But we have over 25,000 manuscripts of the New Testament specifically, and less than 10,200 Old Testament manuscripts.

The next best is the Illiad with 643 manuscripts.

While there are variants among the texts of the Bible, they are hardly substantial.

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If I bow to your, clearly, superior knowledge on canonical matters, my question still remains about the Dead Sea Scrolls and the gnostic gospels, such as those taught by the Ethiopian church and not in the Kind James bible?

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He is pretty knowledgeable I must say

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Right, there are different sects that have more books. This is because the early Church did not have a lot of unification. And many city churches added to the books they already had. St. Pope Damasus I made a list of the canon for the Roman Church around 382 AD at the minor council of Rome. But, the Eastern Churches did not get the memo and continued to add to their canon.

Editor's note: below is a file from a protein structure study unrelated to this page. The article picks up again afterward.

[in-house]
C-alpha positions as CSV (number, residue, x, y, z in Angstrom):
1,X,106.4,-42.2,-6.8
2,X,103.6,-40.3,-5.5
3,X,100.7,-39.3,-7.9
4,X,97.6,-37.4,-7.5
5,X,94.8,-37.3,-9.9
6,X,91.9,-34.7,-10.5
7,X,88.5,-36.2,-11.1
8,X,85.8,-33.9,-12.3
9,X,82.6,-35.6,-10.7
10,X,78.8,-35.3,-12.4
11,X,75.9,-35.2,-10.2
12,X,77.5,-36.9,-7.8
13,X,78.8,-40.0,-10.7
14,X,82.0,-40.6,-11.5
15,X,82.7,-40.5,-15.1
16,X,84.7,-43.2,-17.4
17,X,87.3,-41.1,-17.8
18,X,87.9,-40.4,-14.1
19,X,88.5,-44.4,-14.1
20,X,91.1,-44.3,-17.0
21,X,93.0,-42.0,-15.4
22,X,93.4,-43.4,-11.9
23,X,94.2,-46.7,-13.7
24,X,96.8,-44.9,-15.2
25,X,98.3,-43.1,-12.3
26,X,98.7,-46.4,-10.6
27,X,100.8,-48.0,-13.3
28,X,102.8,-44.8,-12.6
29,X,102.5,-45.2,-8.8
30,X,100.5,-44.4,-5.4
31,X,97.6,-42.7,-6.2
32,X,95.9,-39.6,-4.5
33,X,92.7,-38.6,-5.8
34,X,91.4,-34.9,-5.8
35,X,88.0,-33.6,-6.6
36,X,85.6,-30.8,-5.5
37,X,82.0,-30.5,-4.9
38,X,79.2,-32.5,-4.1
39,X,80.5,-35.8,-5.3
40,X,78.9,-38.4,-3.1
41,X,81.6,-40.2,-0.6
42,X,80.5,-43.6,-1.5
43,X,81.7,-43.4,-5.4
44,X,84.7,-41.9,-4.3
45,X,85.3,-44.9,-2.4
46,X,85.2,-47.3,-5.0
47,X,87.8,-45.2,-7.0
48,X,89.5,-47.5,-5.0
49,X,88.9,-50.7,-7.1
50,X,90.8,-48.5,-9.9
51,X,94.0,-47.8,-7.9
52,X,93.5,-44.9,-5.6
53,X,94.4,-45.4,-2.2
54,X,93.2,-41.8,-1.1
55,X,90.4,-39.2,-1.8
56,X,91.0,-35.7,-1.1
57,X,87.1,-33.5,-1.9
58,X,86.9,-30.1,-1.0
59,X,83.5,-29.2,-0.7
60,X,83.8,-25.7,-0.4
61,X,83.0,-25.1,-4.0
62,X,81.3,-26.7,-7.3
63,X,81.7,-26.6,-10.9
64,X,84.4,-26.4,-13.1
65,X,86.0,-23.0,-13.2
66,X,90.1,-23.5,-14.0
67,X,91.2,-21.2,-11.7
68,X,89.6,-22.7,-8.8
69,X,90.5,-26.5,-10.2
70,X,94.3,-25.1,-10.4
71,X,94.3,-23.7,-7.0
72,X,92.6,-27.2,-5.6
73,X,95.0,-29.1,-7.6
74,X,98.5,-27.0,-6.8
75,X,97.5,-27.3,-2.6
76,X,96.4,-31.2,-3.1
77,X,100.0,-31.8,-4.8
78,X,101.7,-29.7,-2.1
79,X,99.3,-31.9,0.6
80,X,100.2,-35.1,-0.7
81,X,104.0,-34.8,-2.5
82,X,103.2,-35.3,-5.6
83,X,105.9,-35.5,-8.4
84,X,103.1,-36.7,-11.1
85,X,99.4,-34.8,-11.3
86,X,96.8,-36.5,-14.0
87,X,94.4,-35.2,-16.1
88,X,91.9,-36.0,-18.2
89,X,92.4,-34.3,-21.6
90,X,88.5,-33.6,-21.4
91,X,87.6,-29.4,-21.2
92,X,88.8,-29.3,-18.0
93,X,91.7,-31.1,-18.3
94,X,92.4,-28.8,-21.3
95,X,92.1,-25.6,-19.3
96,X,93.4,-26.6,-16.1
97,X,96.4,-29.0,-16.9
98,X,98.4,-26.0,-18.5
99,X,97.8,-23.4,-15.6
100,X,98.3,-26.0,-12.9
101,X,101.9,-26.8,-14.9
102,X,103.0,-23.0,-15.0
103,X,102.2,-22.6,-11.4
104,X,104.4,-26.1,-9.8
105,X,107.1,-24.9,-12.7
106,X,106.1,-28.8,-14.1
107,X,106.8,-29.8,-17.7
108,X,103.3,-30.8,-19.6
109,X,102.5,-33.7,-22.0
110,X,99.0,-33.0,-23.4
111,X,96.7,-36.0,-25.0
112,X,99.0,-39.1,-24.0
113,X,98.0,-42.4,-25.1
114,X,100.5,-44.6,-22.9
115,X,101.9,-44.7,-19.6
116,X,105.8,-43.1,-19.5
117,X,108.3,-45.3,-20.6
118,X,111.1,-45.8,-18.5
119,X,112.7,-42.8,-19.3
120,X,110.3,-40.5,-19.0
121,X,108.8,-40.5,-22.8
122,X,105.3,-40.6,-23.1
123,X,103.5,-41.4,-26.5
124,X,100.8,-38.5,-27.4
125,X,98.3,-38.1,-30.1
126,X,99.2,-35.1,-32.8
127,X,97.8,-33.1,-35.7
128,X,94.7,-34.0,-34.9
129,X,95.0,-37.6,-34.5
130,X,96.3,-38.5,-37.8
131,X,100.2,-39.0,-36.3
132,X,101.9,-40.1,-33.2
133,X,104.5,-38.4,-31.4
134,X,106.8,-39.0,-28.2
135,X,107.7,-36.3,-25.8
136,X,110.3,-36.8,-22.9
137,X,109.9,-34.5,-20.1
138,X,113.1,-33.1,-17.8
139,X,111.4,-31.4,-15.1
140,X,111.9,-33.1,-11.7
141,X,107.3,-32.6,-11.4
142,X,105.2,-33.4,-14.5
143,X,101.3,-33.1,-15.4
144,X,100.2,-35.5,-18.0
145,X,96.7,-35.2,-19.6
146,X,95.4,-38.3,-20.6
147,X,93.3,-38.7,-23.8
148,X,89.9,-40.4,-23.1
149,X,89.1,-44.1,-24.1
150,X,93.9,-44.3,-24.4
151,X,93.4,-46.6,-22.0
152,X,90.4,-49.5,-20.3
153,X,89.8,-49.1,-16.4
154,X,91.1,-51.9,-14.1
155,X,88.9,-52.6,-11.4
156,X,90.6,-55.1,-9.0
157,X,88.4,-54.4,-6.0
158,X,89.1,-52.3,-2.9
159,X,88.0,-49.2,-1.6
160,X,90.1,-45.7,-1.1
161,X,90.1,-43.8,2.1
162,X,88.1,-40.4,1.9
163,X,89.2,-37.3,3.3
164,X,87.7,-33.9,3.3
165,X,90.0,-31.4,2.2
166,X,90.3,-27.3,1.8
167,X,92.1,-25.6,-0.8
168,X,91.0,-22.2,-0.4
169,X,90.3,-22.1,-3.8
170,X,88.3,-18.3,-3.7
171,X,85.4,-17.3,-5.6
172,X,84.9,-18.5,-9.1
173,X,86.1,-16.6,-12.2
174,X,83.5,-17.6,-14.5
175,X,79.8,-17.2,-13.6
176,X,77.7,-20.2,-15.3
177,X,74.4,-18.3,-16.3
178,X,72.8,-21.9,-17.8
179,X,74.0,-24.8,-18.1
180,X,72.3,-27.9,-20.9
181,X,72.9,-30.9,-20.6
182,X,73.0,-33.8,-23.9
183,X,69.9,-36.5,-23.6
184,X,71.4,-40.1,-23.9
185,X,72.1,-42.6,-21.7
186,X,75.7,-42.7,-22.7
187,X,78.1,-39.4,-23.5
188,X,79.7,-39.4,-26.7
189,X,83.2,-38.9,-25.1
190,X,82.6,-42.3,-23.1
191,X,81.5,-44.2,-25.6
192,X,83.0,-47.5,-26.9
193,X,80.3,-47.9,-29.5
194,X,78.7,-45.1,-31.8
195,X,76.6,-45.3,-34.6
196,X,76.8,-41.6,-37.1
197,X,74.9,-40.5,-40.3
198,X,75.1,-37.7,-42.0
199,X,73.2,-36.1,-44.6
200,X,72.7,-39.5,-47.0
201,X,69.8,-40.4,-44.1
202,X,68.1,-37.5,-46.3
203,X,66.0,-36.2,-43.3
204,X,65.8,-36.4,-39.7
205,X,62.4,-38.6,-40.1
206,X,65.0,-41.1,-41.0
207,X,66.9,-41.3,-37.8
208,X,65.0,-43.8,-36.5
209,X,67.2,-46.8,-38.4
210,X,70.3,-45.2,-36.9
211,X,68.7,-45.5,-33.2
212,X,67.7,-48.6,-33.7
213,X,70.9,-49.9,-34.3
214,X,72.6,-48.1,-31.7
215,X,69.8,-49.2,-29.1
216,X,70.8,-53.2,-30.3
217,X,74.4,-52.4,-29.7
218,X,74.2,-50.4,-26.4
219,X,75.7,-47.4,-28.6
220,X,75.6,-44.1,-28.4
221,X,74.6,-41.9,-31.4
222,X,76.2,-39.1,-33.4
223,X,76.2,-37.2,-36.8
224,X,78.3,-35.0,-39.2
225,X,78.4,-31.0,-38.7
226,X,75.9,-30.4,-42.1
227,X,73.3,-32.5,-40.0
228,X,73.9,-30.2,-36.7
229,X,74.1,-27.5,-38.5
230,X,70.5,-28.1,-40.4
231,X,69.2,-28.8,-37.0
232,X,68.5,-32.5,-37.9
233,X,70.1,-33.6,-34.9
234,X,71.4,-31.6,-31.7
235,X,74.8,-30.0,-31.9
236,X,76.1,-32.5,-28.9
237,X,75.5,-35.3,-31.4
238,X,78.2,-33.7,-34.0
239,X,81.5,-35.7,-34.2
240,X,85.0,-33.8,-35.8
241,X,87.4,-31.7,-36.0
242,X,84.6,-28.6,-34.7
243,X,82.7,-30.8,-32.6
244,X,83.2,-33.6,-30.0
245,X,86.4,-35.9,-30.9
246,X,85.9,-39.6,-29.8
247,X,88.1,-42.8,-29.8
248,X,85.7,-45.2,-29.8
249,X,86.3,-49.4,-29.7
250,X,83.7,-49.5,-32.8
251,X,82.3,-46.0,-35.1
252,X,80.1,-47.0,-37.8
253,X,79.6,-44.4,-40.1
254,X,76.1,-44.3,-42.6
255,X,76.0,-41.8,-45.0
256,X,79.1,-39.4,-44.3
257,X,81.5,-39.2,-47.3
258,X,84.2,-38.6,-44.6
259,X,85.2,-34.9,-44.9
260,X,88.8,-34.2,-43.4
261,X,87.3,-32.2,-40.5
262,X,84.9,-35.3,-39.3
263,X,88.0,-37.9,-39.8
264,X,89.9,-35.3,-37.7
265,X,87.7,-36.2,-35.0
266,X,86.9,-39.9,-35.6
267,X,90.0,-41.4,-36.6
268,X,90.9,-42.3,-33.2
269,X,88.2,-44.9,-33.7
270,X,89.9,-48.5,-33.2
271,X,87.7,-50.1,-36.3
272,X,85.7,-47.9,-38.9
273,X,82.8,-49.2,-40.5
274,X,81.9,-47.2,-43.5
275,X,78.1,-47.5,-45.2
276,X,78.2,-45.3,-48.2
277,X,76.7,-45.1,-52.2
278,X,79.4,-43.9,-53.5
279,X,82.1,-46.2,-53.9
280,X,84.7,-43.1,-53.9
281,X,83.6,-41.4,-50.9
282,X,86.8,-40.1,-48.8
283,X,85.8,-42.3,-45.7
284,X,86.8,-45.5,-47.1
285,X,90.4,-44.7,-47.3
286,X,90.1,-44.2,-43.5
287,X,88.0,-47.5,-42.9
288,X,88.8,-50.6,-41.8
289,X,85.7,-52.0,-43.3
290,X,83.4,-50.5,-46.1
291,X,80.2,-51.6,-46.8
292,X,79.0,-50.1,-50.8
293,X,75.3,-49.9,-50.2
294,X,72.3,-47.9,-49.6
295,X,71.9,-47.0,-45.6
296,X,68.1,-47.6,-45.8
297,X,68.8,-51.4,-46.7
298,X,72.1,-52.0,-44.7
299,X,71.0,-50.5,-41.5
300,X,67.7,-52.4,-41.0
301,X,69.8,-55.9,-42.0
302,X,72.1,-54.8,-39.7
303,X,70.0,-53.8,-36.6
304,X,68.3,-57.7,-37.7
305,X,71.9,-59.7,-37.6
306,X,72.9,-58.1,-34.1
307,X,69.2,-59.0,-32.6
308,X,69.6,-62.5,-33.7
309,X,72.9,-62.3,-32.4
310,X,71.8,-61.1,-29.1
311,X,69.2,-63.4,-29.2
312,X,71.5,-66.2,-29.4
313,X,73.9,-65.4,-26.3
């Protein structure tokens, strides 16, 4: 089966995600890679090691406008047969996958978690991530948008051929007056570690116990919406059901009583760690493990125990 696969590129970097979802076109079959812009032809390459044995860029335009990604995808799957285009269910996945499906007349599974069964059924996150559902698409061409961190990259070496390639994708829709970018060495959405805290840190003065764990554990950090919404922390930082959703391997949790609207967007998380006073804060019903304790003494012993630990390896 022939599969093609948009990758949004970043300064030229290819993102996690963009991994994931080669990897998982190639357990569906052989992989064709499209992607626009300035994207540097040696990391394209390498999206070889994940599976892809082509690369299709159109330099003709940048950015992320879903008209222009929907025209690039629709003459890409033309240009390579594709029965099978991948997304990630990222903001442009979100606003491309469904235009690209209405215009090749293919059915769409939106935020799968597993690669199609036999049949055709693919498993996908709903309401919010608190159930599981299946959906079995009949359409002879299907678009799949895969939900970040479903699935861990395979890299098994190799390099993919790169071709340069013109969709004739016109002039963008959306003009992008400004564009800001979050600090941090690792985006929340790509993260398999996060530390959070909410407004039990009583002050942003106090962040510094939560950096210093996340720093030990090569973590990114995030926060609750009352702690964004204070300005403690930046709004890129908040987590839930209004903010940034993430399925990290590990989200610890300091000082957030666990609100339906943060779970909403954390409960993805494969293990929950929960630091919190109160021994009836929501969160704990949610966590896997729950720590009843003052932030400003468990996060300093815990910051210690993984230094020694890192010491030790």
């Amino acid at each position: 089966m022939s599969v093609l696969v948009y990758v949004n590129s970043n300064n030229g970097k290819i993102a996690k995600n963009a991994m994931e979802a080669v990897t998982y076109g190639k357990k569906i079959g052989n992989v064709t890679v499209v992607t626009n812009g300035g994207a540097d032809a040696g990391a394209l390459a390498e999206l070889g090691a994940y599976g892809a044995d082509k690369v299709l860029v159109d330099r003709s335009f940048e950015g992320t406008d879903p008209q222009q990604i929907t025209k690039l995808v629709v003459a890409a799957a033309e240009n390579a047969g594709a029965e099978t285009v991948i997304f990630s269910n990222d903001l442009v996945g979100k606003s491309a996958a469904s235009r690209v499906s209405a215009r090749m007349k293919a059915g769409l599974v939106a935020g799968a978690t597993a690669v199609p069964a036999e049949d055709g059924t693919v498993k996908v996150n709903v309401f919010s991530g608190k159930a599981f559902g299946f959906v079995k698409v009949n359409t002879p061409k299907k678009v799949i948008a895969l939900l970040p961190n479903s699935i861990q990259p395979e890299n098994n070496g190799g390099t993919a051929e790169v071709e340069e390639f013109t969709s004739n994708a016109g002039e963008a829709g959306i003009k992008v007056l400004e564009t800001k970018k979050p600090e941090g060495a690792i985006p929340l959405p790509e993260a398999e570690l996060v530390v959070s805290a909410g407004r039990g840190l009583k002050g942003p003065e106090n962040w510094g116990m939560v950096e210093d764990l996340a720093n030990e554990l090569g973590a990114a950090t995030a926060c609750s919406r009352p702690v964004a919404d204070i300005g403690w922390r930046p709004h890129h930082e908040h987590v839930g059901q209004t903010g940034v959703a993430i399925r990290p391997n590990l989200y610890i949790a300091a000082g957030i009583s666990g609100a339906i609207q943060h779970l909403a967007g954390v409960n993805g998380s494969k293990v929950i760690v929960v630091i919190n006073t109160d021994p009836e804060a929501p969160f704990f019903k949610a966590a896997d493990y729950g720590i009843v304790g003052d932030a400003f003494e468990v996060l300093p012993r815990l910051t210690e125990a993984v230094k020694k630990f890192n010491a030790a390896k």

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woh… Different sects have different books (and therefore different bibles)? So, which one would be best?

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I don’t think “best” is a good question. The Ethiopian Orthodox Church certainly has the largest canon, but I don’t know that it makes it the best.

We know about the differences of canons from many places. For example, in St. Dionysius I of Corinth’s letter to St. Pope Soter I, stated that he had added St. Pope Soter I’s previous letter to his Church’s canon, as well as making mention of the late St. Pope Clement I’s letter that they also added to their city canon.

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So we can safely say, the average bible that most people know - the Gideons bible for instance festooning most motel bedrooms, is not a complete bible.

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and if this is the case, why does this edition not say “incomplete (or revised) edition”

No, the Protestant canon is missing a few books.